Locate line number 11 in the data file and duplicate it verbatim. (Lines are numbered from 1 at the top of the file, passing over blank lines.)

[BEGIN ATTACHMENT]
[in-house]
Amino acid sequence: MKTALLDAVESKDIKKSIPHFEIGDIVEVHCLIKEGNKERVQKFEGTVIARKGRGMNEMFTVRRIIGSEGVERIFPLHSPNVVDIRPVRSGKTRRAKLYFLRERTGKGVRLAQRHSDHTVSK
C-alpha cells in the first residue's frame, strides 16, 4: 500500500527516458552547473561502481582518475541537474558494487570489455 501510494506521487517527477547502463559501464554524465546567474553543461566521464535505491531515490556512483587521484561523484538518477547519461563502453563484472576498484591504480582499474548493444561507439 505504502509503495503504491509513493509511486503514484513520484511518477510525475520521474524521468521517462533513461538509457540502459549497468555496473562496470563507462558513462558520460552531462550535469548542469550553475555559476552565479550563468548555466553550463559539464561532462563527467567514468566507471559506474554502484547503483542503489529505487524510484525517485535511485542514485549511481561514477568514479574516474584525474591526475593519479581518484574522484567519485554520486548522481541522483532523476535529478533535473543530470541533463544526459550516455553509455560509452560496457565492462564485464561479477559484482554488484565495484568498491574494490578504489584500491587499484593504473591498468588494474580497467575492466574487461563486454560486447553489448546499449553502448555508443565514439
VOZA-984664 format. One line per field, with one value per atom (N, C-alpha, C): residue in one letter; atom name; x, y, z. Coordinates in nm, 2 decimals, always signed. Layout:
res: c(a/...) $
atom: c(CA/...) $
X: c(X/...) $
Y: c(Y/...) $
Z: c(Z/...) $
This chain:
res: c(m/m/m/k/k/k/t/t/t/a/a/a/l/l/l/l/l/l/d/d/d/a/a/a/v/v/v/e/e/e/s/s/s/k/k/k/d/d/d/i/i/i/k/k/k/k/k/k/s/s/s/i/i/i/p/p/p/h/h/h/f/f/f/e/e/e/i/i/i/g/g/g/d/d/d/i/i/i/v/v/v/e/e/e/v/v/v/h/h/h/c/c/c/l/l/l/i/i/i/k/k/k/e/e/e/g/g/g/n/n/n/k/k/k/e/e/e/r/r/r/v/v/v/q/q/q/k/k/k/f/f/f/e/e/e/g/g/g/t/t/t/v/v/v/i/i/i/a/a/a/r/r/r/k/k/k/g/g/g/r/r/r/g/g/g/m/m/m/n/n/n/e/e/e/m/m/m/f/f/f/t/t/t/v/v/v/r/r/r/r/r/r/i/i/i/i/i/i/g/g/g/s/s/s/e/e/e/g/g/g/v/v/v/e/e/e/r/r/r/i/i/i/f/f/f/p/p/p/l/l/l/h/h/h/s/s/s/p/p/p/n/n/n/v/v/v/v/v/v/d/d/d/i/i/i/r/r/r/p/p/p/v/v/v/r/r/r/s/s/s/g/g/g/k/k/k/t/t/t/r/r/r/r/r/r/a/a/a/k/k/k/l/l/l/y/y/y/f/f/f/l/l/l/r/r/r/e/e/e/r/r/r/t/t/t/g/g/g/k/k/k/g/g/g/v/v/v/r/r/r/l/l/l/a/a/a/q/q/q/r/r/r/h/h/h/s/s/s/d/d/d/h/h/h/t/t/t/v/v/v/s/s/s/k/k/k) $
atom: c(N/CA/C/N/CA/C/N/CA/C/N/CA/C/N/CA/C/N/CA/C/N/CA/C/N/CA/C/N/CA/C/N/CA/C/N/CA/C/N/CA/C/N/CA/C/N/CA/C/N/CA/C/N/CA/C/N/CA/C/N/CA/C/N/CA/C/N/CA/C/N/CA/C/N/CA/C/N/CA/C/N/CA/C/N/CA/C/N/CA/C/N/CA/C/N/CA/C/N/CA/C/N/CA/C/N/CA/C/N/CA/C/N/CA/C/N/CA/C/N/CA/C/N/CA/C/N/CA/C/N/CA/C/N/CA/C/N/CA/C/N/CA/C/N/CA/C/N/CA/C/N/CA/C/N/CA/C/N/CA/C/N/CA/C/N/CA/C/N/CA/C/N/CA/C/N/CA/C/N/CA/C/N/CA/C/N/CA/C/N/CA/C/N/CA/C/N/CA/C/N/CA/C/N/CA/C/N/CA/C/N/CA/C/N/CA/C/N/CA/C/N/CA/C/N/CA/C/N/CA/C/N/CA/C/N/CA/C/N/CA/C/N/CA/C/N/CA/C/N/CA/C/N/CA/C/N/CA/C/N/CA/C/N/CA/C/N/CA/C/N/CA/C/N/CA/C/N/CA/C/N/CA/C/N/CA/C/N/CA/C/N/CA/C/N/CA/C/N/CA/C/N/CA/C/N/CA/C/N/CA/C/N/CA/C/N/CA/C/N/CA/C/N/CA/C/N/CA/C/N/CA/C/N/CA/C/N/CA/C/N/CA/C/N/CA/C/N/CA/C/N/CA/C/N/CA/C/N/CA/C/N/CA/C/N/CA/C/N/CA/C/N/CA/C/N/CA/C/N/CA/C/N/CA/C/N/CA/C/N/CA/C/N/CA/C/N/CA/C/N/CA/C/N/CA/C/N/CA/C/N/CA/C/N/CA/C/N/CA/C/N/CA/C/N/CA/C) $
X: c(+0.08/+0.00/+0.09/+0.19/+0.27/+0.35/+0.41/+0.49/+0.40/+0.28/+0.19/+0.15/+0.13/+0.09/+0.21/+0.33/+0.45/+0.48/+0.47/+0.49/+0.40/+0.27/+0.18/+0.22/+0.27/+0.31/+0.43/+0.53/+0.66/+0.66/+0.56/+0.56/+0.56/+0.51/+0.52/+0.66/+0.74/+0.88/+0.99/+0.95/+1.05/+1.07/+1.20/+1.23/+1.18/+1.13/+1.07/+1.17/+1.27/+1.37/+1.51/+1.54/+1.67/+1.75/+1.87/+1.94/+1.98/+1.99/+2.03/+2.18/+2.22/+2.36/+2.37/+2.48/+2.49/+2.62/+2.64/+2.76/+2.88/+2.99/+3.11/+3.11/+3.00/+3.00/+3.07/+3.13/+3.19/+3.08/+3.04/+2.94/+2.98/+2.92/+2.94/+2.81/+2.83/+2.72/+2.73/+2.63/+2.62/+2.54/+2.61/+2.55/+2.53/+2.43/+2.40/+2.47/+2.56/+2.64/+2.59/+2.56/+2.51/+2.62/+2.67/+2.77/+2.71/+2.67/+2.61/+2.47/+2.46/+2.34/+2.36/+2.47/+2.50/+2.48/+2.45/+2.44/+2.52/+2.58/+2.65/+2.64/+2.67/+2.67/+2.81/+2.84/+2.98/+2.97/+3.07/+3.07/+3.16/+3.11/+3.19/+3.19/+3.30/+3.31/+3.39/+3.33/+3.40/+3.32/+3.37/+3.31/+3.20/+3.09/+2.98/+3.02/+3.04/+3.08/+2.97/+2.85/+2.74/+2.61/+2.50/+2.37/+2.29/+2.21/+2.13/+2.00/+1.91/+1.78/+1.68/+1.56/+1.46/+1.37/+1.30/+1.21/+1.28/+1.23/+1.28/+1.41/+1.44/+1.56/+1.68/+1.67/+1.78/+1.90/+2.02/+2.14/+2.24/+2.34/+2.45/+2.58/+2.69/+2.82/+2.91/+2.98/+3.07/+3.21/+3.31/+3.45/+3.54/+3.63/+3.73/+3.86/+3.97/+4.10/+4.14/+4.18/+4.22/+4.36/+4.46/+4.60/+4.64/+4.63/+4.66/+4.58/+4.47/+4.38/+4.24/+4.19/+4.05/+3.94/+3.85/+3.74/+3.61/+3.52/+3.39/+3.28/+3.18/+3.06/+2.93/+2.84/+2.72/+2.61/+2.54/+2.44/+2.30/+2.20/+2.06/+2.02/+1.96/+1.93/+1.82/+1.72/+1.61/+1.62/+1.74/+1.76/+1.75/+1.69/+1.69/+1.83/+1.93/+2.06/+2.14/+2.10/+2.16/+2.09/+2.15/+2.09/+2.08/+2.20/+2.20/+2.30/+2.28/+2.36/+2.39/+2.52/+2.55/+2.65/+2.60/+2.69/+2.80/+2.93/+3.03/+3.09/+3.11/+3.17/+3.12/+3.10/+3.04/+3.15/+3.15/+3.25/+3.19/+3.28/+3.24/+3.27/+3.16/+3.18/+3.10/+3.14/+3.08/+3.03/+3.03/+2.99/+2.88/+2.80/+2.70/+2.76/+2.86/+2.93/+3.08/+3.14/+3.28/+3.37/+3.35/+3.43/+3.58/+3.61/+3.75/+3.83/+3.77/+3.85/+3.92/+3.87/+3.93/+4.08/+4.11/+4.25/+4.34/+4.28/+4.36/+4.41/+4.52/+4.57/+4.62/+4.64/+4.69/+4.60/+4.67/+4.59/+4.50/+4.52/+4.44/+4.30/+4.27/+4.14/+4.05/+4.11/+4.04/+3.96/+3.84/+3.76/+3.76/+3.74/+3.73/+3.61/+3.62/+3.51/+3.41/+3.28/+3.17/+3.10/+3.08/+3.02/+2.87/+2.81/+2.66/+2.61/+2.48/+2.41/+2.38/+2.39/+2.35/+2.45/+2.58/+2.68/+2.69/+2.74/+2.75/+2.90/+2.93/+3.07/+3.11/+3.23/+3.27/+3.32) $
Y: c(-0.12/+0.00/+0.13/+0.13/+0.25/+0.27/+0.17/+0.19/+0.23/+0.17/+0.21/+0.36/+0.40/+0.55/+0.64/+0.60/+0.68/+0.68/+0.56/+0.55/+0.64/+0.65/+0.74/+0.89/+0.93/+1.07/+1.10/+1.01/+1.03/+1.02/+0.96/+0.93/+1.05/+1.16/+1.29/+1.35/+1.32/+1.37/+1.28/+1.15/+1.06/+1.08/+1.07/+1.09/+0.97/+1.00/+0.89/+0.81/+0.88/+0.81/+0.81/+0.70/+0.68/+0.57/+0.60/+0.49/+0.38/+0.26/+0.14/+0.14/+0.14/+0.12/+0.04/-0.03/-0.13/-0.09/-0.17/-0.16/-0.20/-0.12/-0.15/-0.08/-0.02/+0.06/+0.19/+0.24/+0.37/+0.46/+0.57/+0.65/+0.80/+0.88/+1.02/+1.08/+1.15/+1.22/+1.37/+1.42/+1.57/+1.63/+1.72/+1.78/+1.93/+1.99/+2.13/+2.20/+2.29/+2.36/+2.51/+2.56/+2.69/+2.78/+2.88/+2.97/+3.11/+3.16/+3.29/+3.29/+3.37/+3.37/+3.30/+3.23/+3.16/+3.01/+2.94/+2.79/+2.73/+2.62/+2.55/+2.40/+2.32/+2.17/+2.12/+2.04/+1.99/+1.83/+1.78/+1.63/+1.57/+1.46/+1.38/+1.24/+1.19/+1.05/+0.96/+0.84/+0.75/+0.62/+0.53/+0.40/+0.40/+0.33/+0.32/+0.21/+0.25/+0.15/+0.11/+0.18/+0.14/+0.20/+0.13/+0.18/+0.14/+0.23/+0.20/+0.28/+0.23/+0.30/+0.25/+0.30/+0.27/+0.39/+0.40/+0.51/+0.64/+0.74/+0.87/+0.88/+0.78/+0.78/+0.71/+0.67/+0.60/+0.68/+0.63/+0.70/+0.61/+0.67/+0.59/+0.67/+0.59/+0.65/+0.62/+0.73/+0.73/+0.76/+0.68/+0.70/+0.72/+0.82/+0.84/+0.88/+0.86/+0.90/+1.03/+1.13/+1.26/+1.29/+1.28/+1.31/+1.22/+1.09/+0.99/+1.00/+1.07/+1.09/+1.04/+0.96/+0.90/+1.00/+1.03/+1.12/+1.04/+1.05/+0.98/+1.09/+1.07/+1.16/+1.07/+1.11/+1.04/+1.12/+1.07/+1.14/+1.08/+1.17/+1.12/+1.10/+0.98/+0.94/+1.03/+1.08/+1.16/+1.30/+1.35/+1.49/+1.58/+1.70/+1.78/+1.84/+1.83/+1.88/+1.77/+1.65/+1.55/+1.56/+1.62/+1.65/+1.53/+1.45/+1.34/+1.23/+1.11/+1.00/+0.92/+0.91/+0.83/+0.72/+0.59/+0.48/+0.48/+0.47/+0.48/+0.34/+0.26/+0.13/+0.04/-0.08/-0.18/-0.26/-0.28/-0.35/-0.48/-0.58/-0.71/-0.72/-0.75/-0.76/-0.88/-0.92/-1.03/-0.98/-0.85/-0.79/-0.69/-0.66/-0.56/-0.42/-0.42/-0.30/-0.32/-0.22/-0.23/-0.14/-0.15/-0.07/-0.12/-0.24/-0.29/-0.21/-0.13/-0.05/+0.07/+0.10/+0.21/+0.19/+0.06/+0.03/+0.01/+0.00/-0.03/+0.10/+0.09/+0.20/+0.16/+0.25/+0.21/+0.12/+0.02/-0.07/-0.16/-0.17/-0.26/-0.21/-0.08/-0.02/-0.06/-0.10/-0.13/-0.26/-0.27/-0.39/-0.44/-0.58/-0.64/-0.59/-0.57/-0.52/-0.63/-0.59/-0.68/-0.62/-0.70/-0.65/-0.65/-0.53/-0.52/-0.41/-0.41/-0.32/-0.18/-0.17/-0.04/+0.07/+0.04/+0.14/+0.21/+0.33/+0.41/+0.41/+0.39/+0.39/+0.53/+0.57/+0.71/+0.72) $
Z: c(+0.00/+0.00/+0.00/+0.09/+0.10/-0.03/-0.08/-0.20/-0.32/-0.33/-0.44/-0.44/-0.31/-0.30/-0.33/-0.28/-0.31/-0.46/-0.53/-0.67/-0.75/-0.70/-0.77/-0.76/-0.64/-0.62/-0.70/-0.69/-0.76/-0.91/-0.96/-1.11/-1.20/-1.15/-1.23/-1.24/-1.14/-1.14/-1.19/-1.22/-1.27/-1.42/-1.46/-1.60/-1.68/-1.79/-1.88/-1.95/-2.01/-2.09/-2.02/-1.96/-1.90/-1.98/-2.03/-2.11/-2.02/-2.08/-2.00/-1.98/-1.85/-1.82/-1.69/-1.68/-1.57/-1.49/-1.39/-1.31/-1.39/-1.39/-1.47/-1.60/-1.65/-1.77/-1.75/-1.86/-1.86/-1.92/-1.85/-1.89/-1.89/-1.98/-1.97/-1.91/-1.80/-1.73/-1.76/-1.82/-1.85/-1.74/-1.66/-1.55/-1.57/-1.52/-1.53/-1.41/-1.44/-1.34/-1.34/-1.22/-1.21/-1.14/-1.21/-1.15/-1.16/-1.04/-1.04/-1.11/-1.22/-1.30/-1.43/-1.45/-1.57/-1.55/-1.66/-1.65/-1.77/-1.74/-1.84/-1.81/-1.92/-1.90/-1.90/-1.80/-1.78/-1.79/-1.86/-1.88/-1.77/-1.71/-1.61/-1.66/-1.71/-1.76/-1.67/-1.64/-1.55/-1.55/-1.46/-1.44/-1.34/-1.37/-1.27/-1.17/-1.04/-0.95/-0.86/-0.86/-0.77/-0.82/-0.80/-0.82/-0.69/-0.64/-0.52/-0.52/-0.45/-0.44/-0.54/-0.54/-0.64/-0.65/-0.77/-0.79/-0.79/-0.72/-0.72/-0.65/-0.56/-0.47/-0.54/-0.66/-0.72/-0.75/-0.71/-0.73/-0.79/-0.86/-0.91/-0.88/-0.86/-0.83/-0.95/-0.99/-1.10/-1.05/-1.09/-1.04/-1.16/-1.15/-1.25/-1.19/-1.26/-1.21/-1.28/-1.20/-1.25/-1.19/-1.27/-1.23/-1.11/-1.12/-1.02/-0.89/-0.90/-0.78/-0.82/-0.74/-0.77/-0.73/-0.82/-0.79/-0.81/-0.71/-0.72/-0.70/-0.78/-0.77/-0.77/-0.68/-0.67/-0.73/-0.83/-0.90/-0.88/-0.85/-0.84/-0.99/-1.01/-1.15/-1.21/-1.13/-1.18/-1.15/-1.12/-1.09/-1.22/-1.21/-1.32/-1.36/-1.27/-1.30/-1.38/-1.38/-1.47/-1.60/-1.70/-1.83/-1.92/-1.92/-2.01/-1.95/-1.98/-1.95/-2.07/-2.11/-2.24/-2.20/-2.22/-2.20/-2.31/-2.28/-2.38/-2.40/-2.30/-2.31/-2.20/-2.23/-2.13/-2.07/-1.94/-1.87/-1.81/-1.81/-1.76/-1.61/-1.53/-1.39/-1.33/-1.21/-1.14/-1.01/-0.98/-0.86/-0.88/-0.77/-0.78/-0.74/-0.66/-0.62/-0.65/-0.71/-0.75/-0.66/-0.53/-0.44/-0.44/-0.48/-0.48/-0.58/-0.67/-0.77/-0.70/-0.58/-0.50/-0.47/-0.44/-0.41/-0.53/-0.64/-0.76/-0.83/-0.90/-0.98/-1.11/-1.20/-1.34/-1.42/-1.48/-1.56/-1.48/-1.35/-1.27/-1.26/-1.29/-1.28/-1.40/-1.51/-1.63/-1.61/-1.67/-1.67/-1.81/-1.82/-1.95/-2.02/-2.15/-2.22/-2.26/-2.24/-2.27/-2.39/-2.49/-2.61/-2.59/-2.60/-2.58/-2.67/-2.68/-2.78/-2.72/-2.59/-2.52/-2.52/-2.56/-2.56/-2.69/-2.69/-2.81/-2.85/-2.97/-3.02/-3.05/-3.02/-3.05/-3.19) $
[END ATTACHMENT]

res: c(m/m/m/k/k/k/t/t/t/a/a/a/l/l/l/l/l/l/d/d/d/a/a/a/v/v/v/e/e/e/s/s/s/k/k/k/d/d/d/i/i/i/k/k/k/k/k/k/s/s/s/i/i/i/p/p/p/h/h/h/f/f/f/e/e/e/i/i/i/g/g/g/d/d/d/i/i/i/v/v/v/e/e/e/v/v/v/h/h/h/c/c/c/l/l/l/i/i/i/k/k/k/e/e/e/g/g/g/n/n/n/k/k/k/e/e/e/r/r/r/v/v/v/q/q/q/k/k/k/f/f/f/e/e/e/g/g/g/t/t/t/v/v/v/i/i/i/a/a/a/r/r/r/k/k/k/g/g/g/r/r/r/g/g/g/m/m/m/n/n/n/e/e/e/m/m/m/f/f/f/t/t/t/v/v/v/r/r/r/r/r/r/i/i/i/i/i/i/g/g/g/s/s/s/e/e/e/g/g/g/v/v/v/e/e/e/r/r/r/i/i/i/f/f/f/p/p/p/l/l/l/h/h/h/s/s/s/p/p/p/n/n/n/v/v/v/v/v/v/d/d/d/i/i/i/r/r/r/p/p/p/v/v/v/r/r/r/s/s/s/g/g/g/k/k/k/t/t/t/r/r/r/r/r/r/a/a/a/k/k/k/l/l/l/y/y/y/f/f/f/l/l/l/r/r/r/e/e/e/r/r/r/t/t/t/g/g/g/k/k/k/g/g/g/v/v/v/r/r/r/l/l/l/a/a/a/q/q/q/r/r/r/h/h/h/s/s/s/d/d/d/h/h/h/t/t/t/v/v/v/s/s/s/k/k/k) $